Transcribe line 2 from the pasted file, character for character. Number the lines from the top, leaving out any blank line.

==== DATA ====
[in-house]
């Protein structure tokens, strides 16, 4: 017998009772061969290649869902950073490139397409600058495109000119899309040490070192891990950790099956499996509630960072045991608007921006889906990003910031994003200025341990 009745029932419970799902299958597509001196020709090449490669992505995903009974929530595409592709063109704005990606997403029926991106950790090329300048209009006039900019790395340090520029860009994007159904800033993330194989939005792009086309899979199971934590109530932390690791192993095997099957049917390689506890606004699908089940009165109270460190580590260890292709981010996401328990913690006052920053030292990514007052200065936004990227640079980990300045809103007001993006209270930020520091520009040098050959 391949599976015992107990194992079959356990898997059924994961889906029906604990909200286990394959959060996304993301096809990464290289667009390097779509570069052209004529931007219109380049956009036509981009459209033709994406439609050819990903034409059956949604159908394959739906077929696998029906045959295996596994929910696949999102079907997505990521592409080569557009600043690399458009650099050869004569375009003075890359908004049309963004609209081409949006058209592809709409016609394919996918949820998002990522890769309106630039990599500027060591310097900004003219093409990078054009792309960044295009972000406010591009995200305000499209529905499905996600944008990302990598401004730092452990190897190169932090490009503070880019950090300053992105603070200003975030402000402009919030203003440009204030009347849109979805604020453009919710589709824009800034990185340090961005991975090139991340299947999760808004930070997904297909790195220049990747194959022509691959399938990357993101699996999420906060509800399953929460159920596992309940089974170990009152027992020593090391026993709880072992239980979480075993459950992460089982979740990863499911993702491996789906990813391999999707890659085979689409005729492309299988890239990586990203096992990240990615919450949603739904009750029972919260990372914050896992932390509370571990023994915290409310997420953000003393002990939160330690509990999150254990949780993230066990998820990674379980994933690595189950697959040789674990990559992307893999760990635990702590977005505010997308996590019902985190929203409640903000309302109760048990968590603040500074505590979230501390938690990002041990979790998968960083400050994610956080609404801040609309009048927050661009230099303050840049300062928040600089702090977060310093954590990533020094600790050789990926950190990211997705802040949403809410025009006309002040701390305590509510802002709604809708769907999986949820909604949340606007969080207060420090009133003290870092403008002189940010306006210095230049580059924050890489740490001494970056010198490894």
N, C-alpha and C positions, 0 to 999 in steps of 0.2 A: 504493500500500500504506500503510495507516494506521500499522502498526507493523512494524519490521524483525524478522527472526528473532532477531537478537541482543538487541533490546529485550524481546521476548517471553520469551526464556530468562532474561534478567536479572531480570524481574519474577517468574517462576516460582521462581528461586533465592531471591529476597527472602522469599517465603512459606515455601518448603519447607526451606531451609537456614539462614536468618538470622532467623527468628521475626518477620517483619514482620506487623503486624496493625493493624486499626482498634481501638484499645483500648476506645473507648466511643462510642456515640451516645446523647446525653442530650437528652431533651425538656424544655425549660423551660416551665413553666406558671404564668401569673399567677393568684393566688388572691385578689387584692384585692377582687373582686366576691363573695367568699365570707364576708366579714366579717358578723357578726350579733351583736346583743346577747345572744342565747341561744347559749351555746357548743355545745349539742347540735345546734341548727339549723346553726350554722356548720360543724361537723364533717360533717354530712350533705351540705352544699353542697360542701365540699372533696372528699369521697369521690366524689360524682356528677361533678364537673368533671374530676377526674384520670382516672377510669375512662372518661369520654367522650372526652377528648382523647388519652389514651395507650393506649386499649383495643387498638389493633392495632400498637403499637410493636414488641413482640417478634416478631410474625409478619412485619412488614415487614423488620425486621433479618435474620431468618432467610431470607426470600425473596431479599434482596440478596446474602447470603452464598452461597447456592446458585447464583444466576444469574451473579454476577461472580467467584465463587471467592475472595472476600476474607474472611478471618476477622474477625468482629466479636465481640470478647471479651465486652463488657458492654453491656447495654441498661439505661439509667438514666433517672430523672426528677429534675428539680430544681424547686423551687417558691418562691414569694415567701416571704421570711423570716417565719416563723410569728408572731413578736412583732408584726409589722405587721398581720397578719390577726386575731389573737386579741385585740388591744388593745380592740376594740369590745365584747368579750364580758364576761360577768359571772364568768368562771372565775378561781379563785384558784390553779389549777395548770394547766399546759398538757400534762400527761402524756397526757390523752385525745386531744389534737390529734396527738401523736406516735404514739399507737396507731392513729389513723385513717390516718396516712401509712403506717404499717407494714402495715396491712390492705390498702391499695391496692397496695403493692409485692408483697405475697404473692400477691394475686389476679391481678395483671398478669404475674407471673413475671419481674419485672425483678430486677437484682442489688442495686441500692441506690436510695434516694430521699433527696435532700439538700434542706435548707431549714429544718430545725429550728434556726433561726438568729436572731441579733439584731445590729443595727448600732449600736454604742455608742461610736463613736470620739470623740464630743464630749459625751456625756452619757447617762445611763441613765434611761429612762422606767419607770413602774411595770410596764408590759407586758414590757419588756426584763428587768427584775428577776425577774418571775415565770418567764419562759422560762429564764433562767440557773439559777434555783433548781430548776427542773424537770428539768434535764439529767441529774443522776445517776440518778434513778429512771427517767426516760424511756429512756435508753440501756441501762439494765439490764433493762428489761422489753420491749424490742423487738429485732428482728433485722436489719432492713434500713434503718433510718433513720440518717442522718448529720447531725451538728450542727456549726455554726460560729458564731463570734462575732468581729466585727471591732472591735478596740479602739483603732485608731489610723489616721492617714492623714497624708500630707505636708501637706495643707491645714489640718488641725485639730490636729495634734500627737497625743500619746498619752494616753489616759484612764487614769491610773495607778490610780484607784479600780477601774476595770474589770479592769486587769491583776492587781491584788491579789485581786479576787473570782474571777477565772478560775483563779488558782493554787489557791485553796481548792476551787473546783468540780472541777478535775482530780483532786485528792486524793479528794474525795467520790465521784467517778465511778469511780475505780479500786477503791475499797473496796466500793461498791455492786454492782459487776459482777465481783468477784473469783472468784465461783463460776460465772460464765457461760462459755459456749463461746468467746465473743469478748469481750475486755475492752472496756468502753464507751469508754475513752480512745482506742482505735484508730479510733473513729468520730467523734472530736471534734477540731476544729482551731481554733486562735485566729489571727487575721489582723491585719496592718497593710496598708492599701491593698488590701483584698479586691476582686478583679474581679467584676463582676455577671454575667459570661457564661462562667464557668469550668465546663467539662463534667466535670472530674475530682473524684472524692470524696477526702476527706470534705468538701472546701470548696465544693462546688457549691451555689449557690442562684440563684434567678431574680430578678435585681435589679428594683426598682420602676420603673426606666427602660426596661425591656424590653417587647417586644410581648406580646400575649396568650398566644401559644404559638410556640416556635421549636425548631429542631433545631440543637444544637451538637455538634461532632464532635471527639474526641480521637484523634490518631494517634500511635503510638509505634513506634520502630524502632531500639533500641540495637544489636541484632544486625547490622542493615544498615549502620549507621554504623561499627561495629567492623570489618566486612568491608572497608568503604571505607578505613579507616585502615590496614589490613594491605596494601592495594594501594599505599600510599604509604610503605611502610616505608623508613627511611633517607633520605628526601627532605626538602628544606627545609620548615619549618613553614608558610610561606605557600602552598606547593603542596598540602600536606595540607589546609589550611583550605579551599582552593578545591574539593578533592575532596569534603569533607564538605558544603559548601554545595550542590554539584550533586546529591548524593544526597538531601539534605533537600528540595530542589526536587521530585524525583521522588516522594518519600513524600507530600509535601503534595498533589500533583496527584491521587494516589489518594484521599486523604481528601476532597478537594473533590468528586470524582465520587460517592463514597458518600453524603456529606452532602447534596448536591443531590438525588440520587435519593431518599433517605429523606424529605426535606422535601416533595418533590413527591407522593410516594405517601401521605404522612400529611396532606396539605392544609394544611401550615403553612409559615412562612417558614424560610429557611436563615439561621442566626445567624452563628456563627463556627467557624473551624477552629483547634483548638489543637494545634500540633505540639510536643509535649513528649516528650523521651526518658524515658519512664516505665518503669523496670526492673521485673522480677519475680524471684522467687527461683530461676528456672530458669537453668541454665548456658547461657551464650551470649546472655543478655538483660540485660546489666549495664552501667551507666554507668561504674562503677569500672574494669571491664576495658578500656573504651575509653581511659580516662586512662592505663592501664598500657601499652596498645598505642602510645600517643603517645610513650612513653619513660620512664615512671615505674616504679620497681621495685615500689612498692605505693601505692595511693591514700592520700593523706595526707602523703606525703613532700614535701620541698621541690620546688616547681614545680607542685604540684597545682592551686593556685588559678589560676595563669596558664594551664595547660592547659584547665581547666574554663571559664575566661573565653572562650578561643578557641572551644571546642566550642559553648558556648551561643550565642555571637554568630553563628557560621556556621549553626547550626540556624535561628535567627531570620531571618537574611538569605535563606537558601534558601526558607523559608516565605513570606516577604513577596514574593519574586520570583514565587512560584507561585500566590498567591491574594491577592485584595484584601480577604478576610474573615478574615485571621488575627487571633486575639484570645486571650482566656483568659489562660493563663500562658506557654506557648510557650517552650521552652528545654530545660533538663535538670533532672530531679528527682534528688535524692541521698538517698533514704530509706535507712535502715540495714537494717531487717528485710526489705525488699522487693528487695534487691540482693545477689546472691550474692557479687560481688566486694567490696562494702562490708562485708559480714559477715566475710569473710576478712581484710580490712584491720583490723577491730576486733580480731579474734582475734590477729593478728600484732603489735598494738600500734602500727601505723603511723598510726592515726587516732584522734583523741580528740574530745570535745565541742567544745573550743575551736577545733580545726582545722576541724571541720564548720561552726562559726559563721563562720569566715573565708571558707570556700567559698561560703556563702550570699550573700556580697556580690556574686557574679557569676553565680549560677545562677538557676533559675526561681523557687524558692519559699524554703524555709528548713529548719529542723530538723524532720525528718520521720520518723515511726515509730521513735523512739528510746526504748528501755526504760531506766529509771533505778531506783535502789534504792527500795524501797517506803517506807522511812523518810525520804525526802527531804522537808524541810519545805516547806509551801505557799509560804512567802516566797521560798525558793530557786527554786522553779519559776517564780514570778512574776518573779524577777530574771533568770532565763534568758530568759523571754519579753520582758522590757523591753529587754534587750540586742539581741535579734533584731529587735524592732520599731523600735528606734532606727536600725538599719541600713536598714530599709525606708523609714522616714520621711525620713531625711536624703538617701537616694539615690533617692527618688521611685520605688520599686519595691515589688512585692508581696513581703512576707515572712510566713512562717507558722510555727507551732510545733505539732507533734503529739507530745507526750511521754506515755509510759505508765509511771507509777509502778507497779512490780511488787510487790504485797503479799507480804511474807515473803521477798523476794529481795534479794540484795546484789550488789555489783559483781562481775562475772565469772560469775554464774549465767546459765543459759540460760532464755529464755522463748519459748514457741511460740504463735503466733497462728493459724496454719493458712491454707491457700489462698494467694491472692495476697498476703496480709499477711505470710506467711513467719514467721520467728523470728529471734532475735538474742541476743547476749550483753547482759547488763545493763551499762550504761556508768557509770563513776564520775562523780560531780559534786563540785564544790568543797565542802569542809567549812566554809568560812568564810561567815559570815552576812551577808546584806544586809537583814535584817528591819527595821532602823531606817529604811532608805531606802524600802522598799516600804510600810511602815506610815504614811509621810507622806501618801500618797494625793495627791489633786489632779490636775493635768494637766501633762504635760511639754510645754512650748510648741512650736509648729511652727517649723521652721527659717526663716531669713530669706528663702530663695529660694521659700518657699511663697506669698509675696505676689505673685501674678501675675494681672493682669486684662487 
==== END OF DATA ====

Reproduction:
């Protein structure tokens, strides 16, 4: 017998009772061969290649869902950073490139397409600058495109000119899309040490070192891990950790099956499996509630960072045991608007921006889906990003910031994003200025341990 009745029932419970799902299958597509001196020709090449490669992505995903009974929530595409592709063109704005990606997403029926991106950790090329300048209009006039900019790395340090520029860009994007159904800033993330194989939005792009086309899979199971934590109530932390690791192993095997099957049917390689506890606004699908089940009165109270460190580590260890292709981010996401328990913690006052920053030292990514007052200065936004990227640079980990300045809103007001993006209270930020520091520009040098050959 391949599976015992107990194992079959356990898997059924994961889906029906604990909200286990394959959060996304993301096809990464290289667009390097779509570069052209004529931007219109380049956009036509981009459209033709994406439609050819990903034409059956949604159908394959739906077929696998029906045959295996596994929910696949999102079907997505990521592409080569557009600043690399458009650099050869004569375009003075890359908004049309963004609209081409949006058209592809709409016609394919996918949820998002990522890769309106630039990599500027060591310097900004003219093409990078054009792309960044295009972000406010591009995200305000499209529905499905996600944008990302990598401004730092452990190897190169932090490009503070880019950090300053992105603070200003975030402000402009919030203003440009204030009347849109979805604020453009919710589709824009800034990185340090961005991975090139991340299947999760808004930070997904297909790195220049990747194959022509691959399938990357993101699996999420906060509800399953929460159920596992309940089974170990009152027992020593090391026993709880072992239980979480075993459950992460089982979740990863499911993702491996789906990813391999999707890659085979689409005729492309299988890239990586990203096992990240990615919450949603739904009750029972919260990372914050896992932390509370571990023994915290409310997420953000003393002990939160330690509990999150254990949780993230066990998820990674379980994933690595189950697959040789674990990559992307893999760990635990702590977005505010997308996590019902985190929203409640903000309302109760048990968590603040500074505590979230501390938690990002041990979790998968960083400050994610956080609404801040609309009048927050661009230099303050840049300062928040600089702090977060310093954590990533020094600790050789990926950190990211997705802040949403809410025009006309002040701390305590509510802002709604809708769907999986949820909604949340606007969080207060420090009133003290870092403008002189940010306006210095230049580059924050890489740490001494970056010198490894």